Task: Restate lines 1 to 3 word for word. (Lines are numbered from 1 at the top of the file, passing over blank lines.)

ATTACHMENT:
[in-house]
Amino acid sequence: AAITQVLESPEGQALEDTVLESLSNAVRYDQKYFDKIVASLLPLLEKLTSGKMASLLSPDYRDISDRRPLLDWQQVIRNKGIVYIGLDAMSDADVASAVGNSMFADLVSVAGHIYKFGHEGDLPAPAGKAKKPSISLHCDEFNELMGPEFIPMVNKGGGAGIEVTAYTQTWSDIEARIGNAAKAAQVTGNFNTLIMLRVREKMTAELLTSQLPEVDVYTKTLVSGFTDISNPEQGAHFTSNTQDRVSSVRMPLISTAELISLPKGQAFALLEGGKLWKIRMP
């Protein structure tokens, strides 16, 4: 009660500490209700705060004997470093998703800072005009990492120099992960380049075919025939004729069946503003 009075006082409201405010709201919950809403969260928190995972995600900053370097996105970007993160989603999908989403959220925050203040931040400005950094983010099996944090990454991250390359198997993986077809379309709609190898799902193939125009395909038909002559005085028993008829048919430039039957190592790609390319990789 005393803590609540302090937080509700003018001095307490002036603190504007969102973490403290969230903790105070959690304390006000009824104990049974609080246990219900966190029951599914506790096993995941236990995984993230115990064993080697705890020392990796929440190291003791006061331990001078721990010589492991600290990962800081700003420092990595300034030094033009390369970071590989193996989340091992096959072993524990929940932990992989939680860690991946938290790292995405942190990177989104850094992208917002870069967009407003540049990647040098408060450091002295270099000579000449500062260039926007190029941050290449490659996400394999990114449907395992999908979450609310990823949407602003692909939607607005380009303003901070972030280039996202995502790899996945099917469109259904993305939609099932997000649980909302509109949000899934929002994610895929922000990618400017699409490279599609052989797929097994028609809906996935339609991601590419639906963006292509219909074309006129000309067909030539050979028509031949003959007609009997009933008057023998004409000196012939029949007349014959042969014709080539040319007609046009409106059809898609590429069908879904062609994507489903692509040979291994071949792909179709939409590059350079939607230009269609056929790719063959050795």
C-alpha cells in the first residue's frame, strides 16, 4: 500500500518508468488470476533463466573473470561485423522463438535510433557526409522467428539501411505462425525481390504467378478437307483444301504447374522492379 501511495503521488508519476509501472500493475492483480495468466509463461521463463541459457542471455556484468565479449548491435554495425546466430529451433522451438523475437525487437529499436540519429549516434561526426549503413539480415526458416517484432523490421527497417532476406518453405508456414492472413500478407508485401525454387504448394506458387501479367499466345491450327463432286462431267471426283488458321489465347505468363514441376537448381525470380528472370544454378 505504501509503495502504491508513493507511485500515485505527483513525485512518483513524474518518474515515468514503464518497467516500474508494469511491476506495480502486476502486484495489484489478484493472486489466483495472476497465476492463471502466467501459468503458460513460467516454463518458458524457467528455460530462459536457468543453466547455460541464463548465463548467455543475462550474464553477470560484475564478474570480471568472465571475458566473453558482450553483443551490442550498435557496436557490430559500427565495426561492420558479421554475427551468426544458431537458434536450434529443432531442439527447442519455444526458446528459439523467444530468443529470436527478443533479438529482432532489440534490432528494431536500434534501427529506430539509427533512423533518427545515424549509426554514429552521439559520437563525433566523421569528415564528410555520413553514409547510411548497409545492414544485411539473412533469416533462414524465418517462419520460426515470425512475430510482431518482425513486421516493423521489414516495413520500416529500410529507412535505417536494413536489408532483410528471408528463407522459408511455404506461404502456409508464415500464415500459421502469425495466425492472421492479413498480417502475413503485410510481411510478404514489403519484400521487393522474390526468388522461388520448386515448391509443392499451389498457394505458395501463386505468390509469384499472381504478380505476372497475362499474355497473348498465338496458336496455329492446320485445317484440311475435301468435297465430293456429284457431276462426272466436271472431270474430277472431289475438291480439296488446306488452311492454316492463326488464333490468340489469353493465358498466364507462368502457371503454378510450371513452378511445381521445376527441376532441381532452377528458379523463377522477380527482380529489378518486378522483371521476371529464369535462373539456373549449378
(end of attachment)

[in-house]
Amino acid sequence: AAITQVLESPEGQALEDTVLESLSNAVRYDQKYFDKIVASLLPLLEKLTSGKMASLLSPDYRDISDRRPLLDWQQVIRNKGIVYIGLDAMSDADVASAVGNSMFADLVSVAGHIYKFGHEGDLPAPAGKAKKPSISLHCDEFNELMGPEFIPMVNKGGGAGIEVTAYTQTWSDIEARIGNAAKAAQVTGNFNTLIMLRVREKMTAELLTSQLPEVDVYTKTLVSGFTDISNPEQGAHFTSNTQDRVSSVRMPLISTAELISLPKGQAFALLEGGKLWKIRMP
């Protein structure tokens, strides 16, 4: 009660500490209700705060004997470093998703800072005009990492120099992960380049075919025939004729069946503003 009075006082409201405010709201919950809403969260928190995972995600900053370097996105970007993160989603999908989403959220925050203040931040400005950094983010099996944090990454991250390359198997993986077809379309709609190898799902193939125009395909038909002559005085028993008829048919430039039957190592790609390319990789 005393803590609540302090937080509700003018001095307490002036603190504007969102973490403290969230903790105070959690304390006000009824104990049974609080246990219900966190029951599914506790096993995941236990995984993230115990064993080697705890020392990796929440190291003791006061331990001078721990010589492991600290990962800081700003420092990595300034030094033009390369970071590989193996989340091992096959072993524990929940932990992989939680860690991946938290790292995405942190990177989104850094992208917002870069967009407003540049990647040098408060450091002295270099000579000449500062260039926007190029941050290449490659996400394999990114449907395992999908979450609310990823949407602003692909939607607005380009303003901070972030280039996202995502790899996945099917469109259904993305939609099932997000649980909302509109949000899934929002994610895929922000990618400017699409490279599609052989797929097994028609809906996935339609991601590419639906963006292509219909074309006129000309067909030539050979028509031949003959007609009997009933008057023998004409000196012939029949007349014959042969014709080539040319007609046009409106059809898609590429069908879904062609994507489903692509040979291994071949792909179709939409590059350079939607230009269609056929790719063959050795």